GPS Tracking and the Fourth Amendment

Some employers are turning to global positioning system (GPS) tracking to monitor employees who drive as a primary function of their work duties. Employers cite many reasons for doing this, and of course, one is to see if the work is being done. So far, few legislatures have tackled this issue and there are limited, if any, statutes that restrict this employer practice. For private employers, then, this issue may present little-to-no concern.

Life in the public sector is a bit different. Being a subdivision of state government means state action, so constitutional protections exist for your employees. The question is, “What protections are those?” To reveal an answer, we must go back to 2010’s Supreme Court case on the issue: City of Ontario, Cal. v. Jeff Quon, et al. (2010).  Unfortunately, it’s not terribly helpful. The Court avoided deciding whether public employees have a reasonable expectation of privacy in text messages sent on employer-owned equipment under the Fourth Amendment and what particular standard ought to apply in making that determination. The Justices were concerned that rapid changes in communications and how information is transmitted made it too challenging to set legal standards for the workplace that would survive the test of time.

So, when it comes to GPS tracking, how should a public sector employer proceed? There is a case out of New York holding it was not allowed; i.e., Cunningham v. New York State Dep’t of Labor (N.Y. App. Div. 2013). In this case, a state employee was tracked via GPS because the government employer was investigating the employee for unauthorized absences and falsification of records. Without the employee’s knowledge, the state attached a GPS device to the employee’s personal car, and for a month it recorded all of the employee’s movements during daytime, evenings, weekends, and even when the employee was on vacation. The court found that the employee had a reasonable expectation of privacy during his off-the-clock time.  Also, the search was not reasonable because its scope was much broader than necessary to establish misconduct; i.e., tracking was not limited to time periods during which abuse was suspected or could potentially occur.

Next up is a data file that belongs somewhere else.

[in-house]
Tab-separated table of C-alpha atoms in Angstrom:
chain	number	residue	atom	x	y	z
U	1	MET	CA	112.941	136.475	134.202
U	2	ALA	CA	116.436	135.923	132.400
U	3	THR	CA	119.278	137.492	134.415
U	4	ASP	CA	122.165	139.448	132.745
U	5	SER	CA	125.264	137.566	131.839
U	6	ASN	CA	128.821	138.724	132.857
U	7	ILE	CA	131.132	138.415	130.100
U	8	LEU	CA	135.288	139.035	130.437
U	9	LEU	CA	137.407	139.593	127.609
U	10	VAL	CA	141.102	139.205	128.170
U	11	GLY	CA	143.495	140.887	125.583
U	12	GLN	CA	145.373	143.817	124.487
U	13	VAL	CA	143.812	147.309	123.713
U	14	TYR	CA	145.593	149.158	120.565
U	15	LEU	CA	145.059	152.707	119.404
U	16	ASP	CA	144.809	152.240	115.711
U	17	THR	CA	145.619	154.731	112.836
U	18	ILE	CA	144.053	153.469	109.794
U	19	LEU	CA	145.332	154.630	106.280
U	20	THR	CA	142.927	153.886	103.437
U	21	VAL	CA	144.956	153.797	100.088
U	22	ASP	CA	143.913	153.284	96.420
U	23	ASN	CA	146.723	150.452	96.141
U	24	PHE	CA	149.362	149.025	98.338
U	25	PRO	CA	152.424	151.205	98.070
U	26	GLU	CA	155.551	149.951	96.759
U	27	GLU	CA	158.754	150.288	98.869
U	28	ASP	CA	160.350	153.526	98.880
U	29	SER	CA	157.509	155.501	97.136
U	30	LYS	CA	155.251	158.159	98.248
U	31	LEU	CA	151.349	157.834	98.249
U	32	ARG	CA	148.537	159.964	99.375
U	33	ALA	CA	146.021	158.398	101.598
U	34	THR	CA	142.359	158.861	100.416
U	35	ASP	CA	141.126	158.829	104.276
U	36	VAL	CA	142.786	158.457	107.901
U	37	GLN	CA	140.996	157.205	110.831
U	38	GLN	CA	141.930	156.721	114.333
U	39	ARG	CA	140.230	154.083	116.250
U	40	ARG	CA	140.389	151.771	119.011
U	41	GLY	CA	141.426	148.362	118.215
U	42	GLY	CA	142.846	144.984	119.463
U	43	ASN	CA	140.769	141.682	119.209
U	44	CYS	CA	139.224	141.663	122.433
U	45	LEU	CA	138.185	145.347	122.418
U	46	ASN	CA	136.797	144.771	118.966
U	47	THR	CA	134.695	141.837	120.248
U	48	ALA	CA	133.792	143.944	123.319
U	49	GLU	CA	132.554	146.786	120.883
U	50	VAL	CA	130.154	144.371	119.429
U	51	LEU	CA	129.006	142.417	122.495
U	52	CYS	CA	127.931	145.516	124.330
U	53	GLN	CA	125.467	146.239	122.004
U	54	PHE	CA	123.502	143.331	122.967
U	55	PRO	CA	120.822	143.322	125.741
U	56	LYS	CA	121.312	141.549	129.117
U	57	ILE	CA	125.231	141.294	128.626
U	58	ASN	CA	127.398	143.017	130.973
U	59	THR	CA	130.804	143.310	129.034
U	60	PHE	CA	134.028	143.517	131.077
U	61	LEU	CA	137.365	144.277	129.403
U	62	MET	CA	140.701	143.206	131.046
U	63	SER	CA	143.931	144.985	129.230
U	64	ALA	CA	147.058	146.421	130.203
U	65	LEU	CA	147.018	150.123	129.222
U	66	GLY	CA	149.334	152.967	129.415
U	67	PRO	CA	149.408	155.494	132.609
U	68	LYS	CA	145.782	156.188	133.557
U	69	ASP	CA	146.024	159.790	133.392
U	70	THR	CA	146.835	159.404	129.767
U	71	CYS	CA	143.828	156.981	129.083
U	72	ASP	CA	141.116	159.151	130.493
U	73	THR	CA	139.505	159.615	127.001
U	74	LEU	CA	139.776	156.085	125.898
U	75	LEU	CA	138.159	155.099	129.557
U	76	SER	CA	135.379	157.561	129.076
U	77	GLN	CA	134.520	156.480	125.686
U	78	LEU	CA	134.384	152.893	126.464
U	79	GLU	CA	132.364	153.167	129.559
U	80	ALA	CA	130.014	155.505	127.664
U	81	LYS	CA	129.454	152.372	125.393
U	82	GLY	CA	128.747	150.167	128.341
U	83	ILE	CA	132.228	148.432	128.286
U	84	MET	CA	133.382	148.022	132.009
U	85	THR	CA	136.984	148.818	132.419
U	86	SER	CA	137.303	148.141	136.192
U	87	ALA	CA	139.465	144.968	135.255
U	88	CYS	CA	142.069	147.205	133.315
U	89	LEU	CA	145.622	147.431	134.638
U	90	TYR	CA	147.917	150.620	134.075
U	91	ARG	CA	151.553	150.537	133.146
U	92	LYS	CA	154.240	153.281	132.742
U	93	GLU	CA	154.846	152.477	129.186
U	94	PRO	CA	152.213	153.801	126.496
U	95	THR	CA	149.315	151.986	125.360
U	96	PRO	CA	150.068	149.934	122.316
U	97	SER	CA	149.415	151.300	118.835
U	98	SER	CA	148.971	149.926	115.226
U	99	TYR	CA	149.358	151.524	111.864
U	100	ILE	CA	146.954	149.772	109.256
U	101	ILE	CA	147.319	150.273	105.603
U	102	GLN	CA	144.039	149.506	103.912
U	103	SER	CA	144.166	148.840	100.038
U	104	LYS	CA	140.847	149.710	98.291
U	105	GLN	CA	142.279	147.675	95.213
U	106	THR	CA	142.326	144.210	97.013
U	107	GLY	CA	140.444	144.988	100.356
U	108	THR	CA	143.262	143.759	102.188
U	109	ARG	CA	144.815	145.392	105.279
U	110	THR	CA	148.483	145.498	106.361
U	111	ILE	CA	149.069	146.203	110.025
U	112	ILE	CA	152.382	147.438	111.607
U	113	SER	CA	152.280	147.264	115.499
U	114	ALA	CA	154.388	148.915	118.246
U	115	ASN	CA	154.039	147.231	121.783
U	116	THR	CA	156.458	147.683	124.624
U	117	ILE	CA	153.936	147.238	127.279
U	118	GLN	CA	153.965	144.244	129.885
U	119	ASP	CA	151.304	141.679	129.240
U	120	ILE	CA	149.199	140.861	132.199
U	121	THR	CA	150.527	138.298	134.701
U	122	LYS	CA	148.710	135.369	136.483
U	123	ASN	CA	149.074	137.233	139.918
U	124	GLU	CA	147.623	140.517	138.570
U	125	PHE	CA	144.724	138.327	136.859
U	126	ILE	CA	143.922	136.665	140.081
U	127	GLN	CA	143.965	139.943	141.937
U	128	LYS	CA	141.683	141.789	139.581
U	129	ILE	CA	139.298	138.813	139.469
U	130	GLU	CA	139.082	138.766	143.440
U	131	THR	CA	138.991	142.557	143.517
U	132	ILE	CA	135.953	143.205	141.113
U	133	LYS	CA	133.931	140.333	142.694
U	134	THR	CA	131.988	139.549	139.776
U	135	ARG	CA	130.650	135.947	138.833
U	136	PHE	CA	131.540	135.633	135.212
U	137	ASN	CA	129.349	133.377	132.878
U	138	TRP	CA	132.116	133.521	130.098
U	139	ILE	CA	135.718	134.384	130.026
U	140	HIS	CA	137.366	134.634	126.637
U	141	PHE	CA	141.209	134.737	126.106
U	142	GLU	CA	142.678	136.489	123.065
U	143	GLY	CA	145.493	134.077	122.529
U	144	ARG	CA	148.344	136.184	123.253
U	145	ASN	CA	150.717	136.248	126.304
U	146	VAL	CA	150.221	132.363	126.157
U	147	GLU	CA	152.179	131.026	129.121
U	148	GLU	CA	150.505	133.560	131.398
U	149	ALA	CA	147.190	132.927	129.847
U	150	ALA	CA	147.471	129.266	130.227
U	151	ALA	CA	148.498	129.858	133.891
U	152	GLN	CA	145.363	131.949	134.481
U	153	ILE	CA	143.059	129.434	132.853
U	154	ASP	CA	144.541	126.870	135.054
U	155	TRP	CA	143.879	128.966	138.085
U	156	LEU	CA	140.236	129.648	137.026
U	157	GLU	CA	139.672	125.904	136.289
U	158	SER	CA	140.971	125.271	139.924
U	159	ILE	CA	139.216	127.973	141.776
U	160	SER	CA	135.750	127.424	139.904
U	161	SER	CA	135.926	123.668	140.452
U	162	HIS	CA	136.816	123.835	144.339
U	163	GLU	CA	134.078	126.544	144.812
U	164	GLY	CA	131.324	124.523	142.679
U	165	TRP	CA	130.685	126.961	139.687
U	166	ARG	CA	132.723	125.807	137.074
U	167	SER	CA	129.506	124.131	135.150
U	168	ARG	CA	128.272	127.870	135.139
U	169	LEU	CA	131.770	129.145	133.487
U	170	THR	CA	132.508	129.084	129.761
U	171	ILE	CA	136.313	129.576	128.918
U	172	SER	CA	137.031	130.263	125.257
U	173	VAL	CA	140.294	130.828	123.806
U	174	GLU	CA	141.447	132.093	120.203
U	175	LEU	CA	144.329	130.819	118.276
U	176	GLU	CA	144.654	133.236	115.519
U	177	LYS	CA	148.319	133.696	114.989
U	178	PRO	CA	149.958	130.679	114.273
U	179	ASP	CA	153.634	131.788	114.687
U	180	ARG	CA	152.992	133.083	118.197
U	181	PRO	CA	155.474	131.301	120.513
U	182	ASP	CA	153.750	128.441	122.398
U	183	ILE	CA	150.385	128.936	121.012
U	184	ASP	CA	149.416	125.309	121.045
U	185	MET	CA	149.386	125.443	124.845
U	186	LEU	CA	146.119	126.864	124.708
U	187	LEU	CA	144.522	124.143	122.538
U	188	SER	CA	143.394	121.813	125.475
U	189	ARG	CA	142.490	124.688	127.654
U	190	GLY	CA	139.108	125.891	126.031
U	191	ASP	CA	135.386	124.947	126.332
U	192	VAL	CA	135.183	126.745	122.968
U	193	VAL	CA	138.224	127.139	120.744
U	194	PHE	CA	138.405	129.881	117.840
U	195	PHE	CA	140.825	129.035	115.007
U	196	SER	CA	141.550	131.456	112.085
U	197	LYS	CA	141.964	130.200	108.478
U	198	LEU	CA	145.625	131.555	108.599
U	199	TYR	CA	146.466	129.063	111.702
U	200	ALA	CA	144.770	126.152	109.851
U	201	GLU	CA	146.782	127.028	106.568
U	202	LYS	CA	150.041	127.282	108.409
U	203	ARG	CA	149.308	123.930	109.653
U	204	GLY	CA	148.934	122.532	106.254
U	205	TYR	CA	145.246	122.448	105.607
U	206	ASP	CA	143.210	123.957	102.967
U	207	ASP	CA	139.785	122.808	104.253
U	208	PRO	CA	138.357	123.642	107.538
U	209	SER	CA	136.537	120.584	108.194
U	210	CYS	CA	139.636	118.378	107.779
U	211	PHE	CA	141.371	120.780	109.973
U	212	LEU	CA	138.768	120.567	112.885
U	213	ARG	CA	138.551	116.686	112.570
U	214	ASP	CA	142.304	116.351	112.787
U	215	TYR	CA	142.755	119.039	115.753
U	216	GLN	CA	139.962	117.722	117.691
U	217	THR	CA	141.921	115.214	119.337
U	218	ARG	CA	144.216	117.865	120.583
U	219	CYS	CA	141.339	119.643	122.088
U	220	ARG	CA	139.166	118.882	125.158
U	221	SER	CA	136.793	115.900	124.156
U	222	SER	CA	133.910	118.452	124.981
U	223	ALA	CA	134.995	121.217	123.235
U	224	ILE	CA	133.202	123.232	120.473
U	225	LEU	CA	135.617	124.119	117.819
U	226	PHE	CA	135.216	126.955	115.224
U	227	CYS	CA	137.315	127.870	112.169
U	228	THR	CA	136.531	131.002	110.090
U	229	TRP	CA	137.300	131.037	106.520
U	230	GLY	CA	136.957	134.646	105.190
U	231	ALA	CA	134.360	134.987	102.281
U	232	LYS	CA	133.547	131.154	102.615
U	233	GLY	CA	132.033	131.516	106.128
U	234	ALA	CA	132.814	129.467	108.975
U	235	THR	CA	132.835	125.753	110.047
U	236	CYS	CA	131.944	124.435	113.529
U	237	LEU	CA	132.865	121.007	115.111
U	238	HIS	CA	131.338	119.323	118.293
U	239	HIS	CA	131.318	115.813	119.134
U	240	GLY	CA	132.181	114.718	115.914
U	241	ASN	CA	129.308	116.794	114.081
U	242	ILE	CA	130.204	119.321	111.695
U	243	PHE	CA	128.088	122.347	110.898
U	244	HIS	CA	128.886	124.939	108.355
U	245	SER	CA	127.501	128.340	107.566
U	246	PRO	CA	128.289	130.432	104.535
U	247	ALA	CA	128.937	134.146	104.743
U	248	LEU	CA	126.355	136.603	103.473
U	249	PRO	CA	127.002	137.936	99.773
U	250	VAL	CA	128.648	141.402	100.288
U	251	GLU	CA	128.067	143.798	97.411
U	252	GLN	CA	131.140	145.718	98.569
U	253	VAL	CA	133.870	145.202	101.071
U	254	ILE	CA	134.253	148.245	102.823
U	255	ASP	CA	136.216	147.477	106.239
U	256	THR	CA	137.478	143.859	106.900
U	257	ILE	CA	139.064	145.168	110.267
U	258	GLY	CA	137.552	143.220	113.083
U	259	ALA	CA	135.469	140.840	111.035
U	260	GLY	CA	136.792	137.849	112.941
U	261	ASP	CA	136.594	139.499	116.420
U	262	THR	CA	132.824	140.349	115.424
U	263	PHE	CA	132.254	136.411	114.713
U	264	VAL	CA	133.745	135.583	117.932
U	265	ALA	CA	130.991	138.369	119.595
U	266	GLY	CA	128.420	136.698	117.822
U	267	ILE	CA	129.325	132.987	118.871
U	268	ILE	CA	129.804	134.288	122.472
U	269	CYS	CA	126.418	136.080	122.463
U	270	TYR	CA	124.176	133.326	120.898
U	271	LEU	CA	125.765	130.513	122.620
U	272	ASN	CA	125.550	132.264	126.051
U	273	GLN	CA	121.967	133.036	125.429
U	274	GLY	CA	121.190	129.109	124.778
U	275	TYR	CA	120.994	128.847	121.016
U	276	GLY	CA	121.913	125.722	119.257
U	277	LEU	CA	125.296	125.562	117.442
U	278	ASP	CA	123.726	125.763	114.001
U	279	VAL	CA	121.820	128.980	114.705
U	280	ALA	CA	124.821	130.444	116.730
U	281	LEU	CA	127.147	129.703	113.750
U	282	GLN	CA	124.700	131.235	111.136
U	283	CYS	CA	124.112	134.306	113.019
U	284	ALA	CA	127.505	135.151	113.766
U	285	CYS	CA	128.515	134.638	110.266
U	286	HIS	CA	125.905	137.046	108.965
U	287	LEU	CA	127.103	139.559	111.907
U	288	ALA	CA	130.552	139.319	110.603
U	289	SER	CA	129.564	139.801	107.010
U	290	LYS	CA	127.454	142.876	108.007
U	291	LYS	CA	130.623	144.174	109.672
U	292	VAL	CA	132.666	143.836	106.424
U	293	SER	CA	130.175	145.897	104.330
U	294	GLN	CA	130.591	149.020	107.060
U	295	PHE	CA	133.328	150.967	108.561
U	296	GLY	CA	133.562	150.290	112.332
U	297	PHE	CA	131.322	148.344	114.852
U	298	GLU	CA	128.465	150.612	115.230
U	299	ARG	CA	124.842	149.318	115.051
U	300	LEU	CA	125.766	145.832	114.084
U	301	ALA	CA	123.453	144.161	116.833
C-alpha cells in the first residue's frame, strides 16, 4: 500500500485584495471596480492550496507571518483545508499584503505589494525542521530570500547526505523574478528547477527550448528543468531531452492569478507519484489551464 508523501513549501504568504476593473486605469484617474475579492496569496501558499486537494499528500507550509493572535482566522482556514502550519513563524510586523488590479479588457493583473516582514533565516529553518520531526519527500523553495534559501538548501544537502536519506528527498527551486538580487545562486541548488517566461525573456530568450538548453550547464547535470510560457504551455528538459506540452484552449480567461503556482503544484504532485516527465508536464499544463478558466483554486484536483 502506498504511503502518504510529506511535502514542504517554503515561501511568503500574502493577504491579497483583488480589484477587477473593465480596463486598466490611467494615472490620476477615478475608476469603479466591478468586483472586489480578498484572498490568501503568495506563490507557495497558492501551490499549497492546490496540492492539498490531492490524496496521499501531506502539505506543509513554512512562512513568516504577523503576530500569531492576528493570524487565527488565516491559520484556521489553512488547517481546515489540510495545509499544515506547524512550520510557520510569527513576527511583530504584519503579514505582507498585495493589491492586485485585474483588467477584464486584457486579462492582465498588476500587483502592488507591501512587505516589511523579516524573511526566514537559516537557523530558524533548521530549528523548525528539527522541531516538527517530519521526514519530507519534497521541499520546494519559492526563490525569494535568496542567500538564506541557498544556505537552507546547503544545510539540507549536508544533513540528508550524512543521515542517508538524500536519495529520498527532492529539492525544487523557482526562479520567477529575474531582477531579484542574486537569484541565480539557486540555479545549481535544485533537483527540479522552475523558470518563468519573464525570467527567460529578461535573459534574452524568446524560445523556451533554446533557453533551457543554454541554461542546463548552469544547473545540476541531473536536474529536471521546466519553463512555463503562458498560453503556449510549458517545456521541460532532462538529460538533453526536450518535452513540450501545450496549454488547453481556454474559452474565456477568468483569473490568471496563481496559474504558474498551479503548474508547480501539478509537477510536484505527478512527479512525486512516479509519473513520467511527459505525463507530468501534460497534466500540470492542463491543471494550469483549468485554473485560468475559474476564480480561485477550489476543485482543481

While we don’t yet have a final answer from the U.S. Supreme Court, we can use the New York case as guidance for interim “best practices.” It seems that employers could easily fix the defects in the New York employer’s tracking methods in 3 ways:

  • Only put GPS tracking on government owned vehicles;
  • Inform employees in advance that if they use the vehicles they are subject to GPS tracking; and
  • Only track the employees during work hours.

GPS continues to be a sensitive issue for employees, and no doubt there will be a Supreme Court case on the topic in the near future. In the meantime, if you have questions about this issue in your city, town, county, or special district please give us a call. We can help.